Geaney: Appellate Division Affirms Dismissal of Occupational Tinnitus Declare| Staff Compensation Information

By John H. Geaney

Friday, January 22, 2021 | 46 | 0 | min read

There aren’t many Appeals Department decisions regarding occupational hearing loss and tinnitus, which is why choosing Donzella versus SG Performance Plastics Corp. is of interest.

John H. Geaney

The case concerned an SG Performance employee who was working in their production warehouse in August 2015. He and 30 others worked on several machines. He wore glasses and gloves, but no hearing protection.

A month after starting his job, Donzella went to St. Joseph’s University Medical Center in Paterson and said he was very dizzy. He was given meclizine to treat motion sickness and dizziness. He never returned to SG Performance but got a job with the State of New Jersey Water Commission in 2017.

The petitioner saw Dr. Festa, an ENT doctor who found that the petitioner’s hearing levels were normal. Next he saw another ENT doctor, Dr. Samadi, who diagnosed bilateral tinnitus and sensorineural hearing loss. He later added a diagnosis of a deflected nasal septum.

The petitioner filed an application on 10 November 2015 for dizziness, vertigo and hearing loss. Almost two years later, he changed the CP to claim that he was professionally exposed to excessive noise from August 3, 2015 to September 30, 2015. The petitioner was informed by Dr. Gerald West, another ENT doctor, seen diagnosed with tinnitus due to extreme noise exposure in 2015. West estimated the permanent partial disability of tinnitus at 25% but noted that the petitioner’s hearing was within normal limits.

The interviewee kept Dr. Steven Freifeld, who noted that as of September 2018, the petitioner was still complaining of bilateral hearing loss and sensitivity to noise. However, his dizziness had subsided. Freifeld felt that there was no hearing loss and noted that the symptoms were not work-related.

The experts did not testify, but their reports were introduced as evidence instead of testimony. This procedure is known as a trial. The Compensation Judge found the petitioner’s testimony unreliable on certain points. The judge noted that the petitioner described the machines as loud, but admitted that he could hear instructions and directions from his manager if the manager raised his voice.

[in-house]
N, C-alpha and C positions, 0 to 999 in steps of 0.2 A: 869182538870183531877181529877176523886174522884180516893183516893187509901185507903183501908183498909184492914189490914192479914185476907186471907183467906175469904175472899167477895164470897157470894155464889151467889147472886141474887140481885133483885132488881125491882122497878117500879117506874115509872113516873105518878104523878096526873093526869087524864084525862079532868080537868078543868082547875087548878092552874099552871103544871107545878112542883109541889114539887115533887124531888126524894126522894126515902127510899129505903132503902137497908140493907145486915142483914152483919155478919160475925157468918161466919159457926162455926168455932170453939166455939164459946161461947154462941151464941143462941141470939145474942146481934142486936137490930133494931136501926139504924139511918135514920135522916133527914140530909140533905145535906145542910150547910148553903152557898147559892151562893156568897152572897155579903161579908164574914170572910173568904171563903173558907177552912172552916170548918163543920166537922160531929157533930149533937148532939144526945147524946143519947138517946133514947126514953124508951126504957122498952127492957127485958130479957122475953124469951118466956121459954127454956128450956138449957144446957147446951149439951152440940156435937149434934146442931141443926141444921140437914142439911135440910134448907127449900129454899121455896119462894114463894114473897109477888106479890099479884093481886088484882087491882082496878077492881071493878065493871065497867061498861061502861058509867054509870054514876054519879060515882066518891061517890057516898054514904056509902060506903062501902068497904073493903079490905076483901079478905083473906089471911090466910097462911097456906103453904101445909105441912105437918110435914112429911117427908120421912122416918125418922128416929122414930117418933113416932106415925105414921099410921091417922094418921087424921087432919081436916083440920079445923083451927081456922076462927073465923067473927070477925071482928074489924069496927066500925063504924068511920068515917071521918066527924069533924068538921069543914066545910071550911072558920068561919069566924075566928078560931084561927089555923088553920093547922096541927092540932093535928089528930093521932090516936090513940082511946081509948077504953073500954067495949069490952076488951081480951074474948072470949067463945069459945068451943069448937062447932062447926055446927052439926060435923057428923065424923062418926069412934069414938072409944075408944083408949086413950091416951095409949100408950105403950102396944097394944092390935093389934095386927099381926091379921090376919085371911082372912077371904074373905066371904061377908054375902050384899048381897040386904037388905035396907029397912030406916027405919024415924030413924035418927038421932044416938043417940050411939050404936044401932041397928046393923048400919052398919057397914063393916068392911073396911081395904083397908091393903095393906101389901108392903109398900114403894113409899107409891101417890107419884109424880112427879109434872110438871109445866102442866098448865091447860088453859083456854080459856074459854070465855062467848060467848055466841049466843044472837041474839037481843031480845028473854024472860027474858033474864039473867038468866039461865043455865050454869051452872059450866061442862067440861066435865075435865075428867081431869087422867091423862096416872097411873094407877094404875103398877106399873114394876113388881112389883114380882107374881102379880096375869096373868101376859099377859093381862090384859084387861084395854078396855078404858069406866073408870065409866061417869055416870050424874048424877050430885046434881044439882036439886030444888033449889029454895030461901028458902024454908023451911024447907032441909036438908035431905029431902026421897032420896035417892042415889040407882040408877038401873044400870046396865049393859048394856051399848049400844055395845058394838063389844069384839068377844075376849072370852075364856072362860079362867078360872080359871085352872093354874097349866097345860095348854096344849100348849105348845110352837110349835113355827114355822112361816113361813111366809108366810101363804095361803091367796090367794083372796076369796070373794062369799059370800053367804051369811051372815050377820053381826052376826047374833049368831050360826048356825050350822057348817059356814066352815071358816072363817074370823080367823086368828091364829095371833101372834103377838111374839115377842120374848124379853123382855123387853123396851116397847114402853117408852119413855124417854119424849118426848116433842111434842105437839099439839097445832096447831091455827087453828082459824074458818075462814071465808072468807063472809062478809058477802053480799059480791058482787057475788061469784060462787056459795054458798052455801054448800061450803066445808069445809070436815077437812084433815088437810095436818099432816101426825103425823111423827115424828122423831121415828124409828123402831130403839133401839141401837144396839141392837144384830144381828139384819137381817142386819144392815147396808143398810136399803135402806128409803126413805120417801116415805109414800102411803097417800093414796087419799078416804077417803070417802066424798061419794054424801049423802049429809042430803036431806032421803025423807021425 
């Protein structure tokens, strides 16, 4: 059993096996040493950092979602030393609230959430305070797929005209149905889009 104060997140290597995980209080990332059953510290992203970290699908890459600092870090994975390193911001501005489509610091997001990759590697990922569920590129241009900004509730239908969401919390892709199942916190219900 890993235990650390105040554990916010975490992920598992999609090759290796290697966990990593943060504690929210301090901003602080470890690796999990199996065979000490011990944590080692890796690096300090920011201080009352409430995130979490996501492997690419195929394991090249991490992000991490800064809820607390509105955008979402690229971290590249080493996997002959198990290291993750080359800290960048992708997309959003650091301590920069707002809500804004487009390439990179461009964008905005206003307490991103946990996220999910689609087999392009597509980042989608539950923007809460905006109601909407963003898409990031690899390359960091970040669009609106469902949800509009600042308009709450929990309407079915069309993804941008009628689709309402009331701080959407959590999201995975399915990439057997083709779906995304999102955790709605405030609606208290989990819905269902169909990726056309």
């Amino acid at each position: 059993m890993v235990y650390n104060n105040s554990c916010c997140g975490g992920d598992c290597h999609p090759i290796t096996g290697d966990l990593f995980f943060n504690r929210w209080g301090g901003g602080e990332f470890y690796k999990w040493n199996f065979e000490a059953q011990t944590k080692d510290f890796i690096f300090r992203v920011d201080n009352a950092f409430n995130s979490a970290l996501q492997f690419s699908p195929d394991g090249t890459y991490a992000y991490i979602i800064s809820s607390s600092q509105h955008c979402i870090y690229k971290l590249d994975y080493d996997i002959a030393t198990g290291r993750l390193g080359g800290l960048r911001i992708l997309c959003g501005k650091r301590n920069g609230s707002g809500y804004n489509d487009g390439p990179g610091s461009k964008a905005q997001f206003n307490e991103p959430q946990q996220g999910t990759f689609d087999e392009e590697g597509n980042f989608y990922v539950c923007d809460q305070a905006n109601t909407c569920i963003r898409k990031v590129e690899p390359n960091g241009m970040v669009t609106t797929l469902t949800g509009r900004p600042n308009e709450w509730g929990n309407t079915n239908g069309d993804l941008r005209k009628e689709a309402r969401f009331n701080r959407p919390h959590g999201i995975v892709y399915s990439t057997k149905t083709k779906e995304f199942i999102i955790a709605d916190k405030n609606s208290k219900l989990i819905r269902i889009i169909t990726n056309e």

In addition, the judge found that neither Festa nor Samadi commented on the cause between work and its symptoms. Finally, the judge said, “There was no data, study, or reference to suggest that this condition was caused by the limited noise exposure.”

In his decision in favor of the respondent, the judge found Freifeld to be the most credible of all ENT doctors in this case. The judge accepted Freifeld’s opinion that the petitioner had vestibular neuronitis, a disease that can occur in anyone at any time. The judge found no evidence to causally link this condition to the work.

The Appeals Division put the judge’s expertise on hold and upheld the dismissal of the case as there was enough evidence to support the decision. It underlines that in any case of occupational hearing loss or tinnitus a record of specific working conditions, such as B. decibel values, along with consideration of medical studies or data linking fairly common conditions such as tinnitus or sensitivity to noise with specific work conditions.

John H. Geaney is an attorney, executive committee member and shareholder in Capehart Scatchard, a defense law firm in New Jersey. This post is published with permission from Geaney’s New Jersey Workers’ Comp Blog.

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